Kruze Tangira in action against the Silver Ferns. Photo: @SilverFernsNZ Twitter

In the second episode of Pure As, Kruze Tangira provides an emotional recount of the societal struggles of playing netball as a gay man.

Navigating the world of netball as a male has never been simple. But for New Zealand men’s netball captain Kruze Tangira it required him to be a trailblazer for other gay men to follow in his footsteps.

In the second episode of Pure As, Kruze Tangira provides an emotional recount of growing up in a religious household as an LGBT identifying man, and dealing with the societal pressures of playing netball as a male.

“School was interesting to say the least. I made a lot of great friends,” he said.

“But I think for myself it was a little tough because I knew from a very young age that I identified as being gay.

“To navigate school through those years was tough because there was no one I could talk to.

“We grew up in a religious household and my mum and dad are very much into the church and I’m truly grateful for their upbringing including the religion that they instilled in us from a very early age.

“On the other hand, being gay is not really accepted in the church.”

It was a juxtaposition that would propel Kruze Tangira into an unwanted position from an early age.

“I told a friend of mine via text message that I was gay and identified as a LGBT community member, and her brother picked up her phone and read the message and started telling people.

“I knew that I didn’t want anyone else telling my parents but myself and so I had to find the courage to talk to my mum and dad and tell them who I truly was.

“It was tough,” he admitted.

“I told my dad first and I knew he would probably be the easiest out of both of them because hes such a chill guy and very loving and such a great father.

“Then I told my mum and, yeah, that was probably the toughest thing for me to do because I knew how she felt about me being guy and about what they bible says.

“Telling her was tough but what made it beautiful and what made the experience easier was her saying to me she still loved me at the end of the day, and I didn’t think I’d hear those words from her.

“Im very proud that my family were open to take these steps forward with me and be accepting of the person I truly am.

“It just makes me feel so lucky to be from a family that loves me for who I am,” Tangira said.

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Despite his family’s acceptance of his sexuality, Tangira’s preference to play netball from an early age resulted in murmurs from other parents at games, and societal pressure to choose a different sport.

“Having those snarky remarks from parents about a boy playing netball, you know, I was just a child and I was just doing what I loved.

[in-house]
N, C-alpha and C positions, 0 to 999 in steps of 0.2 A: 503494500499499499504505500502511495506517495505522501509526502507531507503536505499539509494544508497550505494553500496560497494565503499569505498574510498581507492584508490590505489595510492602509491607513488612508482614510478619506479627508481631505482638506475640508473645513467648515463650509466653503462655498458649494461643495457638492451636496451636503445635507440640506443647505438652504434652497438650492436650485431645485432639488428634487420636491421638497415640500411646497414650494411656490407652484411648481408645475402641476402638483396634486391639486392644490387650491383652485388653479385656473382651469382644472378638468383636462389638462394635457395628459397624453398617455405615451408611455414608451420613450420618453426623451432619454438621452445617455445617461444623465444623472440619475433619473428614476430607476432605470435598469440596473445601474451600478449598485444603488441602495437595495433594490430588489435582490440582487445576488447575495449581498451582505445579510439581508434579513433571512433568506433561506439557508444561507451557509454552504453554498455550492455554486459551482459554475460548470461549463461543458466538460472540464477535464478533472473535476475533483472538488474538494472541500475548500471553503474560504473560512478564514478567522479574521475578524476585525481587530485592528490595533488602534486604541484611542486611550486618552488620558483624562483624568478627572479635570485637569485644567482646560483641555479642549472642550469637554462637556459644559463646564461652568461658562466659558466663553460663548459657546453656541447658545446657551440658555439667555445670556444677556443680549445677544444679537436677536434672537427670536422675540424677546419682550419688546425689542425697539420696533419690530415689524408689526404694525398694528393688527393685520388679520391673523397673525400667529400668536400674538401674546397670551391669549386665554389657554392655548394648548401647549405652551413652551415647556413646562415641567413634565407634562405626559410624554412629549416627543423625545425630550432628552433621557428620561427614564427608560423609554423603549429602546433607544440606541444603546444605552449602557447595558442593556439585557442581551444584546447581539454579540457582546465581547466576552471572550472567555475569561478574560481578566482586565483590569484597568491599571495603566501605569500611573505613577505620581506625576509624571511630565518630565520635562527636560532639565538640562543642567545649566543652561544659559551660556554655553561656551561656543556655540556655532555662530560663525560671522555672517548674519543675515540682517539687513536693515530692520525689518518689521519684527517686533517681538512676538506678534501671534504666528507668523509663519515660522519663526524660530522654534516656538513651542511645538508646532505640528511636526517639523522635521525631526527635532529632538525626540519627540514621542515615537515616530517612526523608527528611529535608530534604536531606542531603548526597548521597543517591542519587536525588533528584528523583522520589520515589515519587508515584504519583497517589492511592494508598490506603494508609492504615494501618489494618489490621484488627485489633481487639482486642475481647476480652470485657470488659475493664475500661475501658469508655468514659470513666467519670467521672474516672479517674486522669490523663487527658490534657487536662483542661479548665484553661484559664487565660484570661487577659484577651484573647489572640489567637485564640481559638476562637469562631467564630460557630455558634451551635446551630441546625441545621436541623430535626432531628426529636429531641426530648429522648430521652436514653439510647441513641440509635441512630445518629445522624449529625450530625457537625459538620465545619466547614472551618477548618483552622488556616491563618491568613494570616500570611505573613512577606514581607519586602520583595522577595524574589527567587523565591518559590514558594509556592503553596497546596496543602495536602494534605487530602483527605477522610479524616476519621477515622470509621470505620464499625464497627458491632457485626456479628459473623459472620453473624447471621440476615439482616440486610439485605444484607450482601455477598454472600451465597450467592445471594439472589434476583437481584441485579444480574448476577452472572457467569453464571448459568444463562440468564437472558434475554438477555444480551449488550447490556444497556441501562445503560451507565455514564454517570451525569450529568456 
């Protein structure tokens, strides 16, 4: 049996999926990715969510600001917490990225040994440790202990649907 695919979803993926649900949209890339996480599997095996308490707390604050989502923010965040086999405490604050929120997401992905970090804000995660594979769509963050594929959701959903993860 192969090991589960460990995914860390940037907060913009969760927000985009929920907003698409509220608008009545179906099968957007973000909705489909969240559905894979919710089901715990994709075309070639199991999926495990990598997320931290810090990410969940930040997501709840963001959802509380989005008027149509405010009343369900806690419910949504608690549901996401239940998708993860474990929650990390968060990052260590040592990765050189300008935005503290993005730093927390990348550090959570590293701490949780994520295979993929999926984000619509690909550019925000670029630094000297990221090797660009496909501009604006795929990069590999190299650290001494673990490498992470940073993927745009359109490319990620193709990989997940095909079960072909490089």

“It was tough to sort of feel like it was ok for me to be playing netball because I was getting all this backlash.

“Thankfully, even at the age of six or seven I was a strong boy, and I didn’t let these harsh comments affect or navigate where I should go.

“I just stuck at netball and I’m grateful I did.”

His next roadblock would come in middle school, where he was not allowed to participate in netball.

“It was like a dream ending because that’s how much netball meant to be, so to be told I wasn’t allowed to play because I was a male, it was gut wrenching,” he said.

When he got through that period of schooling, Tangira immediately came back to netball and showed his ability.

“Come 15 or 16 [years of age], I was back playing netball. I just found that fire again and I’ve never looked back.

“I found an environment where I can be fully myself, without any sort of negative comments about being shamed for being a male netballer.

“I felt very accepted. It sort of saved my life in some respects, it gave me a sense of purpose and it gave me a community that would have my back when no one else would.”

Finally, Kruze Tangira was doing what he knew was his passion. His natural talent saw him make the men’s New Zealand team in 2009, and we went on to captain the side as he does to this day.

“When I made the New Zealand team for the first time… it was like all that heart ache, and all that pain, and all that sorrow and that struggle that I went through as a young boy playing netball, and being picked on and being made ashamed of for playing the sport, it made it all worth it,” Tangira stated.

“There were times when I wanted to give up and not even play the sport, I was so tired of just being made fun of and being sort of the poster boy for male netball, but not in a good way.

“So there were a lot of times where I wanted to give up, but when I made the NZ Mens team for the first time, it made it all worth it and made me sort of pat myself of the back because I got through those tough times.

“Netball is for everyone, if you have the talent then you have the talent, and there’s no stopping you from playing.”

Pure As is available to watch on the Silver Ferns website.

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